Scientists have traced the locations of multiple mysterious fast radio bursts back to their origins with help from the Hubble Space Telescope.
The cause of these mysterious millisecond-long radio blasts in space has eluded scientists since the phenomena was discovered in 2007.
Given how quick they flare, these bursts, sometimes called FRBs, are very difficult to track and study.
An international team of astronomers was able to trace the locations of eight fast radio bursts. While the origins of three remain inconclusive, the researchers used Hubble’s deep-space imaging to pinpoint the distant galaxies where these bursts originated, including their exact locations within the galaxies.
Five of the radio bursts came from spiral galaxies. These are the most common type of galaxy across the universe, and our own Milky Way is a type of spiral galaxy.
One feature of these galaxies is that they have spiral arms where star formation occurs.
The radio bursts they traced were located along the arms of different spiral galaxies ranging between about 400 million to 9 billion light-years away.
These bursts may be brief, but each one creates more energy than our sun does over the course of an entire year.
Scientists have discovered up to a thousand such bursts since 2007, but they have only been able to trace about 15 of them. Those 15 were found to originate in distant, young and massive galaxies.
A combination of visible light, ultraviolet and near-infrared imaging helped astronomers trace the FRBs.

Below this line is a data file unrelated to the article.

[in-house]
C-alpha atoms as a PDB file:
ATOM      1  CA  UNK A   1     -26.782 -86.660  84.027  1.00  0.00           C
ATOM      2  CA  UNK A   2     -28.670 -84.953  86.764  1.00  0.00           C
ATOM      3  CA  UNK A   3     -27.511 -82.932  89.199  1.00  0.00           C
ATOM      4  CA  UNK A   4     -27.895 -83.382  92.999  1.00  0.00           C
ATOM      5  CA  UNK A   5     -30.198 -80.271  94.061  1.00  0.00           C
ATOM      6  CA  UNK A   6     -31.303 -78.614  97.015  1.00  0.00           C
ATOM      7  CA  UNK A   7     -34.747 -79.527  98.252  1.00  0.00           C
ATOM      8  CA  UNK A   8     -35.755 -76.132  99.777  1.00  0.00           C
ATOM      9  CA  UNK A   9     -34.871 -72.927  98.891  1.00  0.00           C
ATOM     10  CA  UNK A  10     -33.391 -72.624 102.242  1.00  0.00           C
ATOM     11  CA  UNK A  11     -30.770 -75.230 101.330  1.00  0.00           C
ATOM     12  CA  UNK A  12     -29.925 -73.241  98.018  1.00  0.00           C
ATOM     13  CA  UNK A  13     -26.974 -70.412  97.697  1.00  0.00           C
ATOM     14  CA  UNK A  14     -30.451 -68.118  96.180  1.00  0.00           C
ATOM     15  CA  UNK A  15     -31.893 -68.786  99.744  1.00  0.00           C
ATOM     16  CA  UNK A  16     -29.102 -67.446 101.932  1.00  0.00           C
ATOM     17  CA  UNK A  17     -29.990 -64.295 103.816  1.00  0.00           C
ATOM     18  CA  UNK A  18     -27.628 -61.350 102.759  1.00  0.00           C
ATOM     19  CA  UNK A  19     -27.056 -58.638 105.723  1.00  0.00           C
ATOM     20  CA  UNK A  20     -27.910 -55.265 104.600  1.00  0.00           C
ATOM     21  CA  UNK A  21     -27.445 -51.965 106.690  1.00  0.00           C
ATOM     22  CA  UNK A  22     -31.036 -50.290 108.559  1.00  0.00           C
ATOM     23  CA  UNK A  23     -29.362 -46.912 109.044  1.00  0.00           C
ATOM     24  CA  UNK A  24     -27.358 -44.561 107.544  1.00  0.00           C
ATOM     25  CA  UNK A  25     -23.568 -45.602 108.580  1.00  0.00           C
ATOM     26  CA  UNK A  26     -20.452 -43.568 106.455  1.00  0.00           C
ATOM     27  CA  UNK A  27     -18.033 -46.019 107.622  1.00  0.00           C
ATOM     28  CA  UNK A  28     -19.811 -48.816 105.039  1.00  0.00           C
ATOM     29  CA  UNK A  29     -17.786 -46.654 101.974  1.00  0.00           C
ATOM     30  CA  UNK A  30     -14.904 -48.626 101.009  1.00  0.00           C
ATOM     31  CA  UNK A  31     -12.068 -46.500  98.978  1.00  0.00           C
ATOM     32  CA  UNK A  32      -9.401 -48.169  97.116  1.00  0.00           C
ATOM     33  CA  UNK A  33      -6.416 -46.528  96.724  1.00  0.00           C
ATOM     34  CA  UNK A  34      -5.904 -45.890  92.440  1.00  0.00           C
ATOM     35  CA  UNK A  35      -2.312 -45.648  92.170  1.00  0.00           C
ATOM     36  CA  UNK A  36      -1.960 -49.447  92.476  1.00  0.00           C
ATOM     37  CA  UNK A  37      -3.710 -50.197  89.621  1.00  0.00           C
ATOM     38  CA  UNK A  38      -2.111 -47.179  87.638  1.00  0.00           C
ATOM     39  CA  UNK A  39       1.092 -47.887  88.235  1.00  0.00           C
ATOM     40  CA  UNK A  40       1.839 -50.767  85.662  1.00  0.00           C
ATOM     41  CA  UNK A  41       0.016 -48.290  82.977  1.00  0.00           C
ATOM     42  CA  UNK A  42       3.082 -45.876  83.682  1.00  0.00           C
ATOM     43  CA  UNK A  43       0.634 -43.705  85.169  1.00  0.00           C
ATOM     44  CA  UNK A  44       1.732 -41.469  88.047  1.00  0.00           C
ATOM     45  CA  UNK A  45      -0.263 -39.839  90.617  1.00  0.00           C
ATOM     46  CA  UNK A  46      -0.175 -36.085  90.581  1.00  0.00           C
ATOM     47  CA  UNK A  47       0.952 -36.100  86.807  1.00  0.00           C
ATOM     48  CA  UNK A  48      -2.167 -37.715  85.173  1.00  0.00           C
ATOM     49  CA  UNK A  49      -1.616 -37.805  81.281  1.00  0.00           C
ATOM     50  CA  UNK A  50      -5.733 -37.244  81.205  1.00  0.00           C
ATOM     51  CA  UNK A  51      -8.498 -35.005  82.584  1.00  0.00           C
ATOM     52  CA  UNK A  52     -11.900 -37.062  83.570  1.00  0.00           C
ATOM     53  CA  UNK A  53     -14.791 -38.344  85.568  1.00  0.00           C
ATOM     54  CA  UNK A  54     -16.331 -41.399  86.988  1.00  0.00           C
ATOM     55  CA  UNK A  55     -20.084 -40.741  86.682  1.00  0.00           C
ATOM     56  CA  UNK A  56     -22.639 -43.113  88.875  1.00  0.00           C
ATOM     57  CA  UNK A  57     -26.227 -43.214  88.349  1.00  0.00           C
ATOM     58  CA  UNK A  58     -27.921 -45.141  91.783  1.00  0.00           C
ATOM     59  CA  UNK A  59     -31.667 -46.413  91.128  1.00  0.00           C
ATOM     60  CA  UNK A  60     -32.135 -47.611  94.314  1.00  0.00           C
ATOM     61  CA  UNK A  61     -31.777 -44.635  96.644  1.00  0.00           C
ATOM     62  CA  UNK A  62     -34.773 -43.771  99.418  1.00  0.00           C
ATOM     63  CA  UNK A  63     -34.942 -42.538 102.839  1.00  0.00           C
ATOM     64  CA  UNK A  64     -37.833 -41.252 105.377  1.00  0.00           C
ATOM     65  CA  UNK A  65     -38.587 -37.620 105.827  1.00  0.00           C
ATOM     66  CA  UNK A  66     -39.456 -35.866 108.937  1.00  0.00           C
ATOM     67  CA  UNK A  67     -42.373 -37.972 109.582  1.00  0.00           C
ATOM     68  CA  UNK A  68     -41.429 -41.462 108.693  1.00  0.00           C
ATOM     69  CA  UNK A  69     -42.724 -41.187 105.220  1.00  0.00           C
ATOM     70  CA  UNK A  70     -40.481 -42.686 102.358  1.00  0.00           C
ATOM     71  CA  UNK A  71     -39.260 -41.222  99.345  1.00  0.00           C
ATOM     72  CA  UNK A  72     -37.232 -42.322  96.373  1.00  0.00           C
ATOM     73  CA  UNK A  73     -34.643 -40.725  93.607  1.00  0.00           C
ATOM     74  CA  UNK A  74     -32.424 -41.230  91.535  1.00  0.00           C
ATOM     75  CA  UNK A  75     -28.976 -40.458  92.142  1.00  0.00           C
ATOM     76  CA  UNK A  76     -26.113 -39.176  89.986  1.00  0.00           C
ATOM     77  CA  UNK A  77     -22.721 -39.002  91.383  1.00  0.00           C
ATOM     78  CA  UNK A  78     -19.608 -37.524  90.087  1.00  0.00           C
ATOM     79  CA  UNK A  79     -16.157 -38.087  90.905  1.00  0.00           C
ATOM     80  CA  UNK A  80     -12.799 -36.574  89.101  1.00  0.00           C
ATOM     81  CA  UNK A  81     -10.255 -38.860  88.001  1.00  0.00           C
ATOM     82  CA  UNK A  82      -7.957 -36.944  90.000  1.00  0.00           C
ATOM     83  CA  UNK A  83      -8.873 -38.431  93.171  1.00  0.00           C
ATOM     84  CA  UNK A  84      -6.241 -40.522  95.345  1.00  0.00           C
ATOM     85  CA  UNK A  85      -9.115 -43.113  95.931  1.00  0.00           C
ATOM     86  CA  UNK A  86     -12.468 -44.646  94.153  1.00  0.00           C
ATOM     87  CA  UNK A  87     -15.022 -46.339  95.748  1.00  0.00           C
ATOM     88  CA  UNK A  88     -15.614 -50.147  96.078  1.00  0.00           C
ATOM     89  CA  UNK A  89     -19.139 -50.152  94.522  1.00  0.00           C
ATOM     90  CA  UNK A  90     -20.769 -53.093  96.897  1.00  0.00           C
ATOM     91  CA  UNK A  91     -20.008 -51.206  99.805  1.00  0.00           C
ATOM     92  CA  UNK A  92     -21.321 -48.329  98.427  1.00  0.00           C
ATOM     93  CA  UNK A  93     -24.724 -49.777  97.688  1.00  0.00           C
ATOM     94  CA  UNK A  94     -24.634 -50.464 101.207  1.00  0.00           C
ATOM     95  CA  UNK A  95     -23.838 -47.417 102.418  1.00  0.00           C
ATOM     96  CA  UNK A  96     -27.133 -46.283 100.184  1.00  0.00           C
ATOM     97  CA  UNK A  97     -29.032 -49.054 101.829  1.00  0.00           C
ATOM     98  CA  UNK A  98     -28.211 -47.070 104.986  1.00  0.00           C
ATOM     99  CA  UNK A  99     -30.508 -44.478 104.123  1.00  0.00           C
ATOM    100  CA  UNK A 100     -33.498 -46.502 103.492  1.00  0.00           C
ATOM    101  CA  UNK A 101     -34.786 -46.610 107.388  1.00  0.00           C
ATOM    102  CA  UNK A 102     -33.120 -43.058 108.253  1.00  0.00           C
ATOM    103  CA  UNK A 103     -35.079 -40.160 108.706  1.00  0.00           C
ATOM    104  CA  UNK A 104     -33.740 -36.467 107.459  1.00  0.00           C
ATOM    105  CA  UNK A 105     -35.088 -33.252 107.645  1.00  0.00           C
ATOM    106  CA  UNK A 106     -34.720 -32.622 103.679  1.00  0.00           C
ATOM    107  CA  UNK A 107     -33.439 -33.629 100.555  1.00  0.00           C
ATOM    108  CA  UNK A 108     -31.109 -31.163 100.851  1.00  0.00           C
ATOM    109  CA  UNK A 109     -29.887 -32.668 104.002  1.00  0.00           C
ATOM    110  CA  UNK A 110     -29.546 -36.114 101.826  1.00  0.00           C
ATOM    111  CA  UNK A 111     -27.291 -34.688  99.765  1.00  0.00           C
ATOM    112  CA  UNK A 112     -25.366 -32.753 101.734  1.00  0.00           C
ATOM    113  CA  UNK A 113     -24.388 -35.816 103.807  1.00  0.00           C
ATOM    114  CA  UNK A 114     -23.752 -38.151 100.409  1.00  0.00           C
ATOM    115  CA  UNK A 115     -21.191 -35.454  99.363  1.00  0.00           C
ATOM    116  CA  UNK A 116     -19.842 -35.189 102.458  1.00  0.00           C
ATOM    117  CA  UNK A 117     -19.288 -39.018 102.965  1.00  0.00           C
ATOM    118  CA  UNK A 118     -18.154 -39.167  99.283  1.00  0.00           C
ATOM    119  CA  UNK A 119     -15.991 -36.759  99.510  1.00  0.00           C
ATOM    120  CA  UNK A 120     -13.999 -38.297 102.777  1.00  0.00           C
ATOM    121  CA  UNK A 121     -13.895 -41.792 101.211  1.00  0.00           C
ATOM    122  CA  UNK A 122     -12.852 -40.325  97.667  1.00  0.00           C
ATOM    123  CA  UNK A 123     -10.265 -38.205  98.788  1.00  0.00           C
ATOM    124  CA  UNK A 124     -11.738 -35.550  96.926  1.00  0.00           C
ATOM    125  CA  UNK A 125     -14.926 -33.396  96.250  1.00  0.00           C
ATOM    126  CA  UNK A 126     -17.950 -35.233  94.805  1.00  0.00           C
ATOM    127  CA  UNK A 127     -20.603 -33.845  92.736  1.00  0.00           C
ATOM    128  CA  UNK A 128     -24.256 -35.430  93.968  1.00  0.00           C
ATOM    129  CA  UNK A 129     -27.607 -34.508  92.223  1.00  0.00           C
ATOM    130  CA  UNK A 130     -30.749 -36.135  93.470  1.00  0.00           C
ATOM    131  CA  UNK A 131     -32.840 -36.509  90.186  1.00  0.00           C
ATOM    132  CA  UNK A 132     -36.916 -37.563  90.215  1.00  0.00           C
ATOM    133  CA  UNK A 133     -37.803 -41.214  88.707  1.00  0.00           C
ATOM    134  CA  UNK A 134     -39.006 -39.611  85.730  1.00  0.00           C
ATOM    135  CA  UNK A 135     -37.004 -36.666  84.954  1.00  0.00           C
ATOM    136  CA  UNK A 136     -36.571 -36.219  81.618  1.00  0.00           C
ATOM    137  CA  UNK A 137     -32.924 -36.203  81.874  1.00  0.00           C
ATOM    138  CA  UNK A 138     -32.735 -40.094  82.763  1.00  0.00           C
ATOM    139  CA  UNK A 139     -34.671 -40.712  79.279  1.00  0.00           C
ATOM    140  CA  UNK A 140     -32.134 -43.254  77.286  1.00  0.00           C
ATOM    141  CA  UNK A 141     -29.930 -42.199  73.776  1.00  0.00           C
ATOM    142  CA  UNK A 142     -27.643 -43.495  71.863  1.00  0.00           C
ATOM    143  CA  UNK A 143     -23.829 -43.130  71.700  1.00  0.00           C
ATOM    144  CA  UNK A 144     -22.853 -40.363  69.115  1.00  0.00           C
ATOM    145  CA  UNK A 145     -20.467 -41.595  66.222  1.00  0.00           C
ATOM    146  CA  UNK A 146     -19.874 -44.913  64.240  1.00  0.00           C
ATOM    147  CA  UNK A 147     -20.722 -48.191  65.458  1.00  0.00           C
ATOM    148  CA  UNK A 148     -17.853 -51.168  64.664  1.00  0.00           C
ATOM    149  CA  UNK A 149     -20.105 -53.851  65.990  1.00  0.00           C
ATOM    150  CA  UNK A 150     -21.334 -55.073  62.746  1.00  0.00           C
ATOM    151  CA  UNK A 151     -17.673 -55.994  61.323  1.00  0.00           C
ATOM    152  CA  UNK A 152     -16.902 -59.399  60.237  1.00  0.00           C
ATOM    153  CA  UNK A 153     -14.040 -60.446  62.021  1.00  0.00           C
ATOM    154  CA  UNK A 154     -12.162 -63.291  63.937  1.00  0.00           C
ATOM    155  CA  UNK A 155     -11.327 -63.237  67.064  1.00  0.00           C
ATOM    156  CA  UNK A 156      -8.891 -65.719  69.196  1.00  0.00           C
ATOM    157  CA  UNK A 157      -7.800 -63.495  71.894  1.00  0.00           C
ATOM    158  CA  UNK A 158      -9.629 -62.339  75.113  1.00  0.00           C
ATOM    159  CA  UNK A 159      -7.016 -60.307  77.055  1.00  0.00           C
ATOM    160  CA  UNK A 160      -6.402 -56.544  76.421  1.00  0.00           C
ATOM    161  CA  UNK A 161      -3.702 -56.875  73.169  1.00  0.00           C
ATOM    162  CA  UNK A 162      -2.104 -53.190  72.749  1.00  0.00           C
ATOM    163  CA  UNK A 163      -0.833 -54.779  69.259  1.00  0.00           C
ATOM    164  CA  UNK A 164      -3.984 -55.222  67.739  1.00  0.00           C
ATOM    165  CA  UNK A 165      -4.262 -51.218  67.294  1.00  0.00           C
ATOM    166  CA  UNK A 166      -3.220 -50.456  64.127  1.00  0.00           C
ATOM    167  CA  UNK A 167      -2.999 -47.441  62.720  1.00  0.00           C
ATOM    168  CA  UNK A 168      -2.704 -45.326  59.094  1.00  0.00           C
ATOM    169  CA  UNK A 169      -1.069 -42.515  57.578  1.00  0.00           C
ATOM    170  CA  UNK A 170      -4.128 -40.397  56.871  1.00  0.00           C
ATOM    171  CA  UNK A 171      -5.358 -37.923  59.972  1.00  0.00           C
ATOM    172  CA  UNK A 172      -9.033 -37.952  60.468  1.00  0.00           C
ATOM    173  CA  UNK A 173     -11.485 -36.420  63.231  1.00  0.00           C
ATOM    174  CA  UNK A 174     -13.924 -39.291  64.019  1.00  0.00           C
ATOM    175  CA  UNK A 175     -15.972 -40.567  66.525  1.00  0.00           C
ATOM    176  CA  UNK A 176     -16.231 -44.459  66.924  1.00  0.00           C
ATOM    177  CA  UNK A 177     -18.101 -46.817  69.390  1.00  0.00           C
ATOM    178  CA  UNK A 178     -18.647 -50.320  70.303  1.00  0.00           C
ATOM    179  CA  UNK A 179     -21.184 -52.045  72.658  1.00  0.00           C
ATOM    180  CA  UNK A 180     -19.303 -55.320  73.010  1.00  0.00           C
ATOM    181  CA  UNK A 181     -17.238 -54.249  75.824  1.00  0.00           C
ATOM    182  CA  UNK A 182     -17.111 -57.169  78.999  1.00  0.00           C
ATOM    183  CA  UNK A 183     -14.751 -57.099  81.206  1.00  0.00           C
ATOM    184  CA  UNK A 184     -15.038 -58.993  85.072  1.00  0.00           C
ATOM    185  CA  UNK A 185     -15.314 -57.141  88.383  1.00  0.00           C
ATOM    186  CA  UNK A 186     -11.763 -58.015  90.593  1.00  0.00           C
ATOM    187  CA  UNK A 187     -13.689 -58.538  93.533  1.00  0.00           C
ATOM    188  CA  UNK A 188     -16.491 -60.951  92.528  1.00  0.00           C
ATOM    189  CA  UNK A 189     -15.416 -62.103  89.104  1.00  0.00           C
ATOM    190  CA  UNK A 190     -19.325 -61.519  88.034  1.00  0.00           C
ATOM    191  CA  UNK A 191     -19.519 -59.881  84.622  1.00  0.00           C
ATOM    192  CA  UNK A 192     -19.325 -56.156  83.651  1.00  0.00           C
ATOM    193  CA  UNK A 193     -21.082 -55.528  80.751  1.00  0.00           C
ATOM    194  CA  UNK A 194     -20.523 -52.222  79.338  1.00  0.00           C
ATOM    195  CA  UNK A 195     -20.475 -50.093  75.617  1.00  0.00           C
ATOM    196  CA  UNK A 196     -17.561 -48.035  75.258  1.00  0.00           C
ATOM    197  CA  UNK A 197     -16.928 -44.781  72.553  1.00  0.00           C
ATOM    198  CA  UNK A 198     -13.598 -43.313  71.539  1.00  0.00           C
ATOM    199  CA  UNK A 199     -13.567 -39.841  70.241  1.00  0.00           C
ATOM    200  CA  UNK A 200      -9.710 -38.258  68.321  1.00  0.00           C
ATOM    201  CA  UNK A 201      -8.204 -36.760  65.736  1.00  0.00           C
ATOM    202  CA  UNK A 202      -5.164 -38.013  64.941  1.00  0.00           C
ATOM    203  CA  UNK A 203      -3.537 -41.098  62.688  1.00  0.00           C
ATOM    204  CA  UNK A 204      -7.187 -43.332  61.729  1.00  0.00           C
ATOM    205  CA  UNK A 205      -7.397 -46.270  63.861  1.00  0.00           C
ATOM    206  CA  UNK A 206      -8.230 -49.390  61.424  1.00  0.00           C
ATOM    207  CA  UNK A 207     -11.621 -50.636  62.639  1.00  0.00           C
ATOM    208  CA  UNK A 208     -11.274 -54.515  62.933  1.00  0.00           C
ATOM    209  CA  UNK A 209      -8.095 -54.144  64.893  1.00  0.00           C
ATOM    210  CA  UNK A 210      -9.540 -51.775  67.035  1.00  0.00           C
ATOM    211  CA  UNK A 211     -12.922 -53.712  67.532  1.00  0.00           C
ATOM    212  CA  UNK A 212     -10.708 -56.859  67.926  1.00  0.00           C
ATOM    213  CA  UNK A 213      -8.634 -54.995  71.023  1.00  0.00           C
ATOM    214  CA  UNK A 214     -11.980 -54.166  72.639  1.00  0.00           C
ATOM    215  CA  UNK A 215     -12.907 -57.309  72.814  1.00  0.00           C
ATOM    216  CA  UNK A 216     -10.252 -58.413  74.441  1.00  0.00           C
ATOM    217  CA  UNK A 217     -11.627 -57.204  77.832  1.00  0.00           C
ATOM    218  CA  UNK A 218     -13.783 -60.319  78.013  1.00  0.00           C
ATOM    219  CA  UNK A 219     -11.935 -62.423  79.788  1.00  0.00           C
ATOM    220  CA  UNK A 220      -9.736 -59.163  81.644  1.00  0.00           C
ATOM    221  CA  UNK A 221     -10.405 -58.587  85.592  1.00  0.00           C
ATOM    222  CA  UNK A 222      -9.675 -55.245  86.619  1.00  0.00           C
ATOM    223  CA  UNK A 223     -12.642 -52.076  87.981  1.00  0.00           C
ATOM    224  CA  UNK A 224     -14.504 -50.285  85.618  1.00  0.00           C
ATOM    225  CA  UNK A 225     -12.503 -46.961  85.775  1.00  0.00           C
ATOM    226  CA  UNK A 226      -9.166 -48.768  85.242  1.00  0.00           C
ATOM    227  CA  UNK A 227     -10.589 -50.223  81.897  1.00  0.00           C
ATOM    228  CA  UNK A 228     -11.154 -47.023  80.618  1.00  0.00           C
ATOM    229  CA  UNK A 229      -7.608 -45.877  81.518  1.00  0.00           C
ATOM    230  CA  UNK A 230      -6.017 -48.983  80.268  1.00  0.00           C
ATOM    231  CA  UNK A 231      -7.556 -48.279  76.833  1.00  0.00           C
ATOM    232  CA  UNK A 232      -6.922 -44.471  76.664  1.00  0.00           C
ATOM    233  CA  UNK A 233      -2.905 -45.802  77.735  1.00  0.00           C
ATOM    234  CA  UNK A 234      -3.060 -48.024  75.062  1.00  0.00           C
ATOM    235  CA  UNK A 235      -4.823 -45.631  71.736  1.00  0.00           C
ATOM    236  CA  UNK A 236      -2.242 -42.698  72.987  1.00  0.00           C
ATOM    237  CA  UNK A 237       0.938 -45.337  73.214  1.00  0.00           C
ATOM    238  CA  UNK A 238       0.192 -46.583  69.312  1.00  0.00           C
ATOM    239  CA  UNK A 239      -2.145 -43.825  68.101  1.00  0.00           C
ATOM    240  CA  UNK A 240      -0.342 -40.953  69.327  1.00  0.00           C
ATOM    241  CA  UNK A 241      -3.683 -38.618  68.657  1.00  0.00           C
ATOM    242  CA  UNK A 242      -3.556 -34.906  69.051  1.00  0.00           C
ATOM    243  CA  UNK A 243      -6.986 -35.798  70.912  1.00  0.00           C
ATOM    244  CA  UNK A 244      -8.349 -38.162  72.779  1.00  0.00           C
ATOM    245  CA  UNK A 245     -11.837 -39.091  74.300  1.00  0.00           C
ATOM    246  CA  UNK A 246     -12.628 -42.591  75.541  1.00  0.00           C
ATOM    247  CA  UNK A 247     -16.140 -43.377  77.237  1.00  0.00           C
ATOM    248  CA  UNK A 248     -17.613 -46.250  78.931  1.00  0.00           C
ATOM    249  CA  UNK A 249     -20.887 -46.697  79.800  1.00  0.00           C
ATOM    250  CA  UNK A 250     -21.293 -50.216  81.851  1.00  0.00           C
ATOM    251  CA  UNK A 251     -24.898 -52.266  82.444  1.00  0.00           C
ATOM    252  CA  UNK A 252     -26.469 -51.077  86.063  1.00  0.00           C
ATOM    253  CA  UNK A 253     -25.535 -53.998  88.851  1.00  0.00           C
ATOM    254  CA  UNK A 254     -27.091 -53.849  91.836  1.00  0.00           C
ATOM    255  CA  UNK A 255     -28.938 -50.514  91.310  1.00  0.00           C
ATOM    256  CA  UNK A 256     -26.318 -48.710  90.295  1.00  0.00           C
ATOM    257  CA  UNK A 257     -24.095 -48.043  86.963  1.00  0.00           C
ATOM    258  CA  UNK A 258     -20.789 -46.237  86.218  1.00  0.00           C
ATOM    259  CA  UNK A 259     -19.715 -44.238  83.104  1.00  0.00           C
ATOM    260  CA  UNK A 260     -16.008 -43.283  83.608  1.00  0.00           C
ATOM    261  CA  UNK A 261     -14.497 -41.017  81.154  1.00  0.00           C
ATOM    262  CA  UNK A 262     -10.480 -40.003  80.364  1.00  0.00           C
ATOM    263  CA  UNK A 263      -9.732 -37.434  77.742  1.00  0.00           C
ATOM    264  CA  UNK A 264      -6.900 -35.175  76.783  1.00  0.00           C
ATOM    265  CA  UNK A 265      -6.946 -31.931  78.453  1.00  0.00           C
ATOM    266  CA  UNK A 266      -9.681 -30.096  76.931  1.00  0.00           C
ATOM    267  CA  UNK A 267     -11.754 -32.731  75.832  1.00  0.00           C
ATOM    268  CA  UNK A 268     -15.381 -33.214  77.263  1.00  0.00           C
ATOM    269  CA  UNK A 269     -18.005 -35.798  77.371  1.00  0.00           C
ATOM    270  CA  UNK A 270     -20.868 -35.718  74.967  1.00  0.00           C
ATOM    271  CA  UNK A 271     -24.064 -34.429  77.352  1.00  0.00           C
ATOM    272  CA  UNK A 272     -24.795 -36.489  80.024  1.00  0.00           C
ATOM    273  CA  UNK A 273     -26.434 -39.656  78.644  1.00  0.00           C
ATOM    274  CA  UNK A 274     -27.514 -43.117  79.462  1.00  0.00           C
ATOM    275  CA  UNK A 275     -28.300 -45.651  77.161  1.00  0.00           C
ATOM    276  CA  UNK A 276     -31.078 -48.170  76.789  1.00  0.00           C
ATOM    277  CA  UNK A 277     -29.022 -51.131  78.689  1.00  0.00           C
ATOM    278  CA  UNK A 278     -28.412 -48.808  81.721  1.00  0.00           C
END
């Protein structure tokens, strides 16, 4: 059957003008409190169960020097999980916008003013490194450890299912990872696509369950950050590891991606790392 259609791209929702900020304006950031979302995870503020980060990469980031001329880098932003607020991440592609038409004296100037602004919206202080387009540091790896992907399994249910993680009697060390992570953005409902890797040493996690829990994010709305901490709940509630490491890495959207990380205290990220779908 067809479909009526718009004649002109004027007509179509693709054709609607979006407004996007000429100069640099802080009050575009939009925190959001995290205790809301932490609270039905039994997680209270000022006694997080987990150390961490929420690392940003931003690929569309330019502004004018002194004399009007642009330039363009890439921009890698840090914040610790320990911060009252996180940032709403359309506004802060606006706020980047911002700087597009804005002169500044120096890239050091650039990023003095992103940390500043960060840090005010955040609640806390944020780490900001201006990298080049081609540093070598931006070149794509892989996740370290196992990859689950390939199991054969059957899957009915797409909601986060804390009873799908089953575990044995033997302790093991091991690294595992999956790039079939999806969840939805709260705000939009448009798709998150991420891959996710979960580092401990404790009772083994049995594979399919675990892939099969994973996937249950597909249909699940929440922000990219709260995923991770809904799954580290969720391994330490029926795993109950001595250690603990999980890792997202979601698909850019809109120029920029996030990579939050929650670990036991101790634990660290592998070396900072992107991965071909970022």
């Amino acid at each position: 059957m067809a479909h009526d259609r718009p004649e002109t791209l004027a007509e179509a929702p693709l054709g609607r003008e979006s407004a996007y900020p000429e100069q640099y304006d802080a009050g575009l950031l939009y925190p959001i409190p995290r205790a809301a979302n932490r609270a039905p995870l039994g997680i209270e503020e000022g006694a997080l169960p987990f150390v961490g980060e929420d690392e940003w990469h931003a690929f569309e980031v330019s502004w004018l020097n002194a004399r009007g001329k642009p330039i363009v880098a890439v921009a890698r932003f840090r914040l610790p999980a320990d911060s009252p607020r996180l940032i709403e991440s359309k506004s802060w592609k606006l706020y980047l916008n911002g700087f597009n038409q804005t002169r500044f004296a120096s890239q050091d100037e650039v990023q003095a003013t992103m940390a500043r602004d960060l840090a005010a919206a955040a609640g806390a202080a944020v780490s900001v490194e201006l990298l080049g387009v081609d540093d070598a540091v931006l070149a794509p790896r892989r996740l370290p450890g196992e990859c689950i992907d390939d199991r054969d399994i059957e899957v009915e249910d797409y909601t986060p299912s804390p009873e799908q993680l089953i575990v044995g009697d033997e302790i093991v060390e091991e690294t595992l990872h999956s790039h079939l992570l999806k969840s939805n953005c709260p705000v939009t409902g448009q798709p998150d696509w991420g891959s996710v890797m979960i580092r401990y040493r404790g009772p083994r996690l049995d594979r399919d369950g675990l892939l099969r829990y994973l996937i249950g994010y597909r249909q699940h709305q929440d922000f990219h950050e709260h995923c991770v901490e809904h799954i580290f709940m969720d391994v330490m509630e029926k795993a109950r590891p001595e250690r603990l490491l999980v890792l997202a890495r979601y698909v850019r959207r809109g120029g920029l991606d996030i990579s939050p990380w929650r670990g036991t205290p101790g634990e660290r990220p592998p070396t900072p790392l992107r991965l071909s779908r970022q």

“This is the first high-resolution view of a population of FRBs,” said lead study author Alexandra Mannings, a graduate student in astronomy and astrophysics at the University of California, Santa Cruz.
“Most of the galaxies are massive, relatively young and still forming stars. The imaging allows us to get a better idea of the overall host galaxy properties, such as its mass and star-formation rate, as well as probe what’s happening right at the FRB position.”
The researchers were surprised to discover that the bursts originated from the spiral arms.
“We don’t know what causes FRBs, so it’s really important to use context when we have it,” said study coauthor Wen-fai Fong, an assistant professor of physics and astronomy in Northwestern University’s Weinberg College of Arts and Sciences in Illinois.
“Because spiral arms are signs of stars being born, this was a surprise, offering a major clue that FRBs must correlate with star formation.”
These findings indicate that the radio bursts originate from a type of Goldilocks median, meaning that the stars that could be involved in the creation of the bursts can’t be too young or too old.
Previously, scientists have speculated that the origin of FRBs could be due to the explosions of young stars or the mergers of neutron stars. Neutron stars are the dense cores that remain behind when stars explode. These have been known to generate gamma-ray bursts.